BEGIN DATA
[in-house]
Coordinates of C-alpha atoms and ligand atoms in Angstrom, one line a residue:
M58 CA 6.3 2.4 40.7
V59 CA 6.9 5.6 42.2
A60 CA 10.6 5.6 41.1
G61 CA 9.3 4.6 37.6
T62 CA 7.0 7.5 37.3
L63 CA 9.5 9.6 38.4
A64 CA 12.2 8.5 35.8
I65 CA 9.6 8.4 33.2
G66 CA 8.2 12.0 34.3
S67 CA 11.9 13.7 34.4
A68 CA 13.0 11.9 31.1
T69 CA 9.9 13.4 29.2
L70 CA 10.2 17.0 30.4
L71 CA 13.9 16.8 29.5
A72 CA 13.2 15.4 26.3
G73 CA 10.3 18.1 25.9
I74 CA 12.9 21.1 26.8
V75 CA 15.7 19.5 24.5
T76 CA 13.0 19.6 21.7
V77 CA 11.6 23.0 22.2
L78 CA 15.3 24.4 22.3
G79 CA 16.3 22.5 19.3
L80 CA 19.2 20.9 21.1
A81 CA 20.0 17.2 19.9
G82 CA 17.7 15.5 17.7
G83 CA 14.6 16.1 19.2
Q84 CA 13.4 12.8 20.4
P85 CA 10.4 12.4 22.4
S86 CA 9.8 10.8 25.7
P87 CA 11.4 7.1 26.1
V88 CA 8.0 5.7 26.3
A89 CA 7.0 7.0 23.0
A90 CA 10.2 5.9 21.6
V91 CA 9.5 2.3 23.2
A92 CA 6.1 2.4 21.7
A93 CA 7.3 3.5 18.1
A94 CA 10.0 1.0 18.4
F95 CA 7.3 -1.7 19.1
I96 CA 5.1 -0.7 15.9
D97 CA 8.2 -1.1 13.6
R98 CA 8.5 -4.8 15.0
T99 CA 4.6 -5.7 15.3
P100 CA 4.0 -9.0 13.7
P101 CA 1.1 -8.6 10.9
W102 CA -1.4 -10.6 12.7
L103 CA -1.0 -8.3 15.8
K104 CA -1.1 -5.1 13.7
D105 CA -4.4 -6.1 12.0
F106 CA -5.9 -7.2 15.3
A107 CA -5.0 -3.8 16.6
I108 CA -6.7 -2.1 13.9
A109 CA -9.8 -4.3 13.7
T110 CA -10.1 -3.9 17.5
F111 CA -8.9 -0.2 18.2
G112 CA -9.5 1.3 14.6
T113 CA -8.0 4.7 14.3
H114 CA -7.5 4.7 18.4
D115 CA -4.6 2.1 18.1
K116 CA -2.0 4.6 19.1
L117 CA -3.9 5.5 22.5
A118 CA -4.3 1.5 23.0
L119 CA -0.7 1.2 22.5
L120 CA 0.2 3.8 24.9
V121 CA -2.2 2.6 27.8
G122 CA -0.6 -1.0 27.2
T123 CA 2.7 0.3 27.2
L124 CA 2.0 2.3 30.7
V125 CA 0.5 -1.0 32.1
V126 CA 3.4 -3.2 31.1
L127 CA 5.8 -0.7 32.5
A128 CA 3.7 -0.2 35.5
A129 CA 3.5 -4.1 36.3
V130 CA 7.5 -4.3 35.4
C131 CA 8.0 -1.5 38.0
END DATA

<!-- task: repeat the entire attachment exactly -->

[in-house]
Coordinates of C-alpha atoms and ligand atoms in Angstrom, one line a residue:
M58 CA 6.3 2.4 40.7
V59 CA 6.9 5.6 42.2
A60 CA 10.6 5.6 41.1
G61 CA 9.3 4.6 37.6
T62 CA 7.0 7.5 37.3
L63 CA 9.5 9.6 38.4
A64 CA 12.2 8.5 35.8
I65 CA 9.6 8.4 33.2
G66 CA 8.2 12.0 34.3
S67 CA 11.9 13.7 34.4
A68 CA 13.0 11.9 31.1
T69 CA 9.9 13.4 29.2
L70 CA 10.2 17.0 30.4
L71 CA 13.9 16.8 29.5
A72 CA 13.2 15.4 26.3
G73 CA 10.3 18.1 25.9
I74 CA 12.9 21.1 26.8
V75 CA 15.7 19.5 24.5
T76 CA 13.0 19.6 21.7
V77 CA 11.6 23.0 22.2
L78 CA 15.3 24.4 22.3
G79 CA 16.3 22.5 19.3
L80 CA 19.2 20.9 21.1
A81 CA 20.0 17.2 19.9
G82 CA 17.7 15.5 17.7
G83 CA 14.6 16.1 19.2
Q84 CA 13.4 12.8 20.4
P85 CA 10.4 12.4 22.4
S86 CA 9.8 10.8 25.7
P87 CA 11.4 7.1 26.1
V88 CA 8.0 5.7 26.3
A89 CA 7.0 7.0 23.0
A90 CA 10.2 5.9 21.6
V91 CA 9.5 2.3 23.2
A92 CA 6.1 2.4 21.7
A93 CA 7.3 3.5 18.1
A94 CA 10.0 1.0 18.4
F95 CA 7.3 -1.7 19.1
I96 CA 5.1 -0.7 15.9
D97 CA 8.2 -1.1 13.6
R98 CA 8.5 -4.8 15.0
T99 CA 4.6 -5.7 15.3
P100 CA 4.0 -9.0 13.7
P101 CA 1.1 -8.6 10.9
W102 CA -1.4 -10.6 12.7
L103 CA -1.0 -8.3 15.8
K104 CA -1.1 -5.1 13.7
D105 CA -4.4 -6.1 12.0
F106 CA -5.9 -7.2 15.3
A107 CA -5.0 -3.8 16.6
I108 CA -6.7 -2.1 13.9
A109 CA -9.8 -4.3 13.7
T110 CA -10.1 -3.9 17.5
F111 CA -8.9 -0.2 18.2
G112 CA -9.5 1.3 14.6
T113 CA -8.0 4.7 14.3
H114 CA -7.5 4.7 18.4
D115 CA -4.6 2.1 18.1
K116 CA -2.0 4.6 19.1
L117 CA -3.9 5.5 22.5
A118 CA -4.3 1.5 23.0
L119 CA -0.7 1.2 22.5
L120 CA 0.2 3.8 24.9
V121 CA -2.2 2.6 27.8
G122 CA -0.6 -1.0 27.2
T123 CA 2.7 0.3 27.2
L124 CA 2.0 2.3 30.7
V125 CA 0.5 -1.0 32.1
V126 CA 3.4 -3.2 31.1
L127 CA 5.8 -0.7 32.5
A128 CA 3.7 -0.2 35.5
A129 CA 3.5 -4.1 36.3
V130 CA 7.5 -4.3 35.4
C131 CA 8.0 -1.5 38.0